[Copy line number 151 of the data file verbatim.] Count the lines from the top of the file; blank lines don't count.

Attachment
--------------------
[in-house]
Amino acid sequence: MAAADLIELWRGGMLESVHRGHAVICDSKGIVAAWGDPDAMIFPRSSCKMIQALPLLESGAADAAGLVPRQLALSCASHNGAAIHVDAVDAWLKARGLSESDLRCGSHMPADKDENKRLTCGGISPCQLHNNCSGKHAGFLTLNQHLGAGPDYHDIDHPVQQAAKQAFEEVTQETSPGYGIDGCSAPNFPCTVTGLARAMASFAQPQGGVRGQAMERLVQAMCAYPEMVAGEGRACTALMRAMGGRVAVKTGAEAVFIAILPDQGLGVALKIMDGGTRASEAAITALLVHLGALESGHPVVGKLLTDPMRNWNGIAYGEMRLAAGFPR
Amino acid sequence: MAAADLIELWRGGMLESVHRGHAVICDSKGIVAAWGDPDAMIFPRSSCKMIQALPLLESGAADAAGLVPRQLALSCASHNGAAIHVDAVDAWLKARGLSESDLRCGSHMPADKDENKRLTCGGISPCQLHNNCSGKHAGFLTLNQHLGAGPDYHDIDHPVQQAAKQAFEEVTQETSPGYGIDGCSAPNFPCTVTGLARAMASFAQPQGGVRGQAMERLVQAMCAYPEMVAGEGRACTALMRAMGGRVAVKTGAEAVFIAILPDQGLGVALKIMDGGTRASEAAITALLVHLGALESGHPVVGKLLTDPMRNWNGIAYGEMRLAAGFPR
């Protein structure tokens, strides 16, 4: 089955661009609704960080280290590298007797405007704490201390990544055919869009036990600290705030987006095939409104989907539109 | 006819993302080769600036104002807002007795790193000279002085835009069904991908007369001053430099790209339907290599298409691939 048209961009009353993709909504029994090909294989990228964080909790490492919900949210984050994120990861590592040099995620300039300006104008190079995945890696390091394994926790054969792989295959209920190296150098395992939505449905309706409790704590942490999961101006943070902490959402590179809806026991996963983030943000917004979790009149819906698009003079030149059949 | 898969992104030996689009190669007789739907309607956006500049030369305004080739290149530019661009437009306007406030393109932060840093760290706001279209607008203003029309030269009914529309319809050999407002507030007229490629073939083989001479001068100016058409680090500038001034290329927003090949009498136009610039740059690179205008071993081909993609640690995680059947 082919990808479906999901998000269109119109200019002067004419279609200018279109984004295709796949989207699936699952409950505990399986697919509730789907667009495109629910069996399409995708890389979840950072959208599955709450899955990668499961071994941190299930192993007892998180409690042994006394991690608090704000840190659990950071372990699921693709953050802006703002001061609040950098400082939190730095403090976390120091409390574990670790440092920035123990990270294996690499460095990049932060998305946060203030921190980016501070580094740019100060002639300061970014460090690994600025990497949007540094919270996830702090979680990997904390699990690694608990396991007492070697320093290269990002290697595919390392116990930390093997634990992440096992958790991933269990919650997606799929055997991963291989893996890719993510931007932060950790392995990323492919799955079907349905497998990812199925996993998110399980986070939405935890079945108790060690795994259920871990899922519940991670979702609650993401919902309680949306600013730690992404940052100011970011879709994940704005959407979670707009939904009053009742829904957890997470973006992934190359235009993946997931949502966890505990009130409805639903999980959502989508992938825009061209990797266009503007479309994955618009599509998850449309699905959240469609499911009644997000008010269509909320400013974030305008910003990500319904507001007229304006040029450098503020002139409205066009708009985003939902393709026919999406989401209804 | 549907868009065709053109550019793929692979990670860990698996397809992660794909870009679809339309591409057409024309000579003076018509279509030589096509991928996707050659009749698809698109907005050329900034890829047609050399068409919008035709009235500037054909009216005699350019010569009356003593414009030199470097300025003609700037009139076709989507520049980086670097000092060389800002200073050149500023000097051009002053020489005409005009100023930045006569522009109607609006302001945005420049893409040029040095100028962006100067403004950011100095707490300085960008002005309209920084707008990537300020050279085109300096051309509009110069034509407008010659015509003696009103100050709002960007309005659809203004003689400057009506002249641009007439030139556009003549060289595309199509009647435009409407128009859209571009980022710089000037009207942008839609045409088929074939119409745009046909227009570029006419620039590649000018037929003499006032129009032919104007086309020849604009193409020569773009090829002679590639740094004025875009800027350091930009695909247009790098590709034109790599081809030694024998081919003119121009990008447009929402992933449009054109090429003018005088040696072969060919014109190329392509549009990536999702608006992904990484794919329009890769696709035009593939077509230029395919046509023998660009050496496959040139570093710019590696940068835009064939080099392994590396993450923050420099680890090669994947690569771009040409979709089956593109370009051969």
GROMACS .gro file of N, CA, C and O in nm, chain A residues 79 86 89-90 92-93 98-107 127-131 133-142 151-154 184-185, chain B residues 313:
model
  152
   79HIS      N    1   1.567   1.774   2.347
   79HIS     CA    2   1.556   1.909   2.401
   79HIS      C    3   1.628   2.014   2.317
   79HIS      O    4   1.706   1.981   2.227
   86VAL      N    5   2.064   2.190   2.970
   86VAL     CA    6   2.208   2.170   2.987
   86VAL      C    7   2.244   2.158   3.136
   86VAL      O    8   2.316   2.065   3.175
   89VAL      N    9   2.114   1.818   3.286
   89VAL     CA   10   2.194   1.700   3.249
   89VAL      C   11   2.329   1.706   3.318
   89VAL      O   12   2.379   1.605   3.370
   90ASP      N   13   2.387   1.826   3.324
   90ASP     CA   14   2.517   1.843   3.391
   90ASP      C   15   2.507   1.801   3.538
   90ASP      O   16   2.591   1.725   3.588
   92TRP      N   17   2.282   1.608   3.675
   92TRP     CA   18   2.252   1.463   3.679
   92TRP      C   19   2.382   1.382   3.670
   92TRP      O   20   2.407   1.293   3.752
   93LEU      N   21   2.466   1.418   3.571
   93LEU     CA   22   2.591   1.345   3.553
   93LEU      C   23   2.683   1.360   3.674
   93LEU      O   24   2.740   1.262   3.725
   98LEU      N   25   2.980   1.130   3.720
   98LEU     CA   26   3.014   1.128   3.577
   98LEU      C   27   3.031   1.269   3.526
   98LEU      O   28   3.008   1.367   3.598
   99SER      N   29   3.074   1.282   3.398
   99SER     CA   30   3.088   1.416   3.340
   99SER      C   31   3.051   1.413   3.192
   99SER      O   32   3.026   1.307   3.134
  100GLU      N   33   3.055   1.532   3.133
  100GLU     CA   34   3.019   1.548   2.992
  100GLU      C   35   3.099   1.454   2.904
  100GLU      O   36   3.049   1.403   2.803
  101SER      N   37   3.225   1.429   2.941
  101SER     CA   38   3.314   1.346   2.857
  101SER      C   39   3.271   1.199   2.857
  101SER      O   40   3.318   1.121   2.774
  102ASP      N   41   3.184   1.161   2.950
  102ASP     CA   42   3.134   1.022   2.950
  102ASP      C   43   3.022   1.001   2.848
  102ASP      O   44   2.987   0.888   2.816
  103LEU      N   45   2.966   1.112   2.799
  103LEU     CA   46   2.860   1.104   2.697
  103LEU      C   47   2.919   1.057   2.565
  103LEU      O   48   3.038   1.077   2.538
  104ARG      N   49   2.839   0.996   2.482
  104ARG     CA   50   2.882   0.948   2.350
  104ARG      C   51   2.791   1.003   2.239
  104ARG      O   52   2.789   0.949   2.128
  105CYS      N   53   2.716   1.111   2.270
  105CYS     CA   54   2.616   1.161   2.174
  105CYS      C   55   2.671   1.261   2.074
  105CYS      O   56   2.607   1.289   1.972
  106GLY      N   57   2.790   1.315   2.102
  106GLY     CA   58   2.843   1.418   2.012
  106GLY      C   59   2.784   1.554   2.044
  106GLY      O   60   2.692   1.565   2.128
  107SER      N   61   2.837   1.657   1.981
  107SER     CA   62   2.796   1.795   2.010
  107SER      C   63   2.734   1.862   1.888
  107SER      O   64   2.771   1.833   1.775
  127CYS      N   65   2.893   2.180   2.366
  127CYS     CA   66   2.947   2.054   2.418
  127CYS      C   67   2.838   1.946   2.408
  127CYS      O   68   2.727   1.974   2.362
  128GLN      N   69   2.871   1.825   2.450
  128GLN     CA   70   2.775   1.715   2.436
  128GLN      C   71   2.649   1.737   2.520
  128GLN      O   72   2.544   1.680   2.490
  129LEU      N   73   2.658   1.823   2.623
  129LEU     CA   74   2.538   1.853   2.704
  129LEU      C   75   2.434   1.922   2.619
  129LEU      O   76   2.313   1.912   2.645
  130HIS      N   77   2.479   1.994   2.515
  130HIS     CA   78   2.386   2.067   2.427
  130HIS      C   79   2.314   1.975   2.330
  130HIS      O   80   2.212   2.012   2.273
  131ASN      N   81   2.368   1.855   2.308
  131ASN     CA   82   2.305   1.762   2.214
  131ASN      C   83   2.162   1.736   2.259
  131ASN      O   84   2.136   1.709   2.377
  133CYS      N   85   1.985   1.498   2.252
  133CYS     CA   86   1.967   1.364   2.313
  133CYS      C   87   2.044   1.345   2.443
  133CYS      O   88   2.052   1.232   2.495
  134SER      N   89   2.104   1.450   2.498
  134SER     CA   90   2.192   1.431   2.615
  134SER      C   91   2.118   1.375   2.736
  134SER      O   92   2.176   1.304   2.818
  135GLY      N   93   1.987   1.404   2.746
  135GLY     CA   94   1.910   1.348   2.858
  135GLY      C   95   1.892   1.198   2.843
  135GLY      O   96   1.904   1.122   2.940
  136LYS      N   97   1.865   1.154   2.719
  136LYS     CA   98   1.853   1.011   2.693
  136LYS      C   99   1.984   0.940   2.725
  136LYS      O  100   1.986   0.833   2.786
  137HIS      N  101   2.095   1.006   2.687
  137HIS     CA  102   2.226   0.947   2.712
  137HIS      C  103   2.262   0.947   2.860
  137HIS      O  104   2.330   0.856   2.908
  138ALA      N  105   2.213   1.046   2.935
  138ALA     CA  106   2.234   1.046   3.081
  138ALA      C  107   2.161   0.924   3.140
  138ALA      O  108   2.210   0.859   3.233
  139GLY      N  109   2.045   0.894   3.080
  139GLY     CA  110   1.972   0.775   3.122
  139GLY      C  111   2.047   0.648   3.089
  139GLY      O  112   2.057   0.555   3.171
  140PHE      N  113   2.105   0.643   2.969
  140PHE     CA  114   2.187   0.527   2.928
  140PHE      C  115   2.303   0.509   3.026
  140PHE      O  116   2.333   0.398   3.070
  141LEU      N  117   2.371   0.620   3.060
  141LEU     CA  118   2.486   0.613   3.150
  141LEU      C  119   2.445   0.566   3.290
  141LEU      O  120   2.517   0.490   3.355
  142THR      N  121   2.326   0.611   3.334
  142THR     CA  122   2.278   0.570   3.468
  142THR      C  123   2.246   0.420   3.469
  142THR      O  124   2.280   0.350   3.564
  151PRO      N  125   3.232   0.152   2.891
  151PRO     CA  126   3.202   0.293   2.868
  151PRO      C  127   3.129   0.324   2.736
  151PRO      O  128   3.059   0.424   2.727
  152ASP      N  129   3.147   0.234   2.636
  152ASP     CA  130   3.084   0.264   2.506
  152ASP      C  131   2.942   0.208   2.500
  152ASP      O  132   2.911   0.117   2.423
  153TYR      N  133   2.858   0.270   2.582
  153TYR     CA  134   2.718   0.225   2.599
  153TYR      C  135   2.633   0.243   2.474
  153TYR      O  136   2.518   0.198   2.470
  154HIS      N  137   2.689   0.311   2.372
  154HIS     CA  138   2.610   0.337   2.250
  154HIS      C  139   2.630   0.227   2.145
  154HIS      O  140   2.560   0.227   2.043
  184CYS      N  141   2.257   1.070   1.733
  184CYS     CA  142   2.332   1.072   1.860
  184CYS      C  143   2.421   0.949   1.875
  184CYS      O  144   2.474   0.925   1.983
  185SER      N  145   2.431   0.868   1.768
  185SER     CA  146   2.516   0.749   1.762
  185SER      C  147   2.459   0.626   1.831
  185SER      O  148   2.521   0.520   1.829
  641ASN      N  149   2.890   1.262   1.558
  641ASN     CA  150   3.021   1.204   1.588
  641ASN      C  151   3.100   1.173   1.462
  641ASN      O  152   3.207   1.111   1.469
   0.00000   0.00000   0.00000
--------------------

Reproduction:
  184CYS      O  144   2.474   0.925   1.983